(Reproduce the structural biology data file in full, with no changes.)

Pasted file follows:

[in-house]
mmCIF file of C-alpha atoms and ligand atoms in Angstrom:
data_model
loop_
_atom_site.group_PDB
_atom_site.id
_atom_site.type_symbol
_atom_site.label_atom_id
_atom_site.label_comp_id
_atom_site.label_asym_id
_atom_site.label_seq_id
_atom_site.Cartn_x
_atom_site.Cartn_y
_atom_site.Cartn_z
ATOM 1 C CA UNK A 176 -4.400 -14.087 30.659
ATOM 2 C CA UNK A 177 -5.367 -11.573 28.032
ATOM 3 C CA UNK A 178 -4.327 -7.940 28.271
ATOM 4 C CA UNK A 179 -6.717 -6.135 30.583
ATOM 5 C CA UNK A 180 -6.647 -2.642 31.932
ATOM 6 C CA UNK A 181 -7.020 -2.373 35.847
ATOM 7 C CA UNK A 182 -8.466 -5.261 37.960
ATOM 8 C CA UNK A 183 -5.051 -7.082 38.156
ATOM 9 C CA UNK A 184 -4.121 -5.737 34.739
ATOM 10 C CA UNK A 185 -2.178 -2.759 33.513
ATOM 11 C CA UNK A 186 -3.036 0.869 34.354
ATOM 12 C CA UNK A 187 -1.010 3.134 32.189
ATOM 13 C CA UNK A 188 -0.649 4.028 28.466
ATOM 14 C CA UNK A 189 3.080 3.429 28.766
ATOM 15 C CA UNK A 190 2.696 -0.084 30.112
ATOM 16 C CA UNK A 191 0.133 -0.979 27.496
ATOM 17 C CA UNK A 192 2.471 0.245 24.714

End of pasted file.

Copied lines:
[in-house]
mmCIF file of C-alpha atoms and ligand atoms in Angstrom:
data_model
loop_
_atom_site.group_PDB
_atom_site.id
_atom_site.type_symbol
_atom_site.label_atom_id
_atom_site.label_comp_id
_atom_site.label_asym_id
_atom_site.label_seq_id
_atom_site.Cartn_x
_atom_site.Cartn_y
_atom_site.Cartn_z
ATOM 1 C CA UNK A 176 -4.400 -14.087 30.659
ATOM 2 C CA UNK A 177 -5.367 -11.573 28.032
ATOM 3 C CA UNK A 178 -4.327 -7.940 28.271
ATOM 4 C CA UNK A 179 -6.717 -6.135 30.583
ATOM 5 C CA UNK A 180 -6.647 -2.642 31.932
ATOM 6 C CA UNK A 181 -7.020 -2.373 35.847
ATOM 7 C CA UNK A 182 -8.466 -5.261 37.960
ATOM 8 C CA UNK A 183 -5.051 -7.082 38.156
ATOM 9 C CA UNK A 184 -4.121 -5.737 34.739
ATOM 10 C CA UNK A 185 -2.178 -2.759 33.513
ATOM 11 C CA UNK A 186 -3.036 0.869 34.354
ATOM 12 C CA UNK A 187 -1.010 3.134 32.189
ATOM 13 C CA UNK A 188 -0.649 4.028 28.466
ATOM 14 C CA UNK A 189 3.080 3.429 28.766
ATOM 15 C CA UNK A 190 2.696 -0.084 30.112
ATOM 16 C CA UNK A 191 0.133 -0.979 27.496
ATOM 17 C CA UNK A 192 2.471 0.245 24.714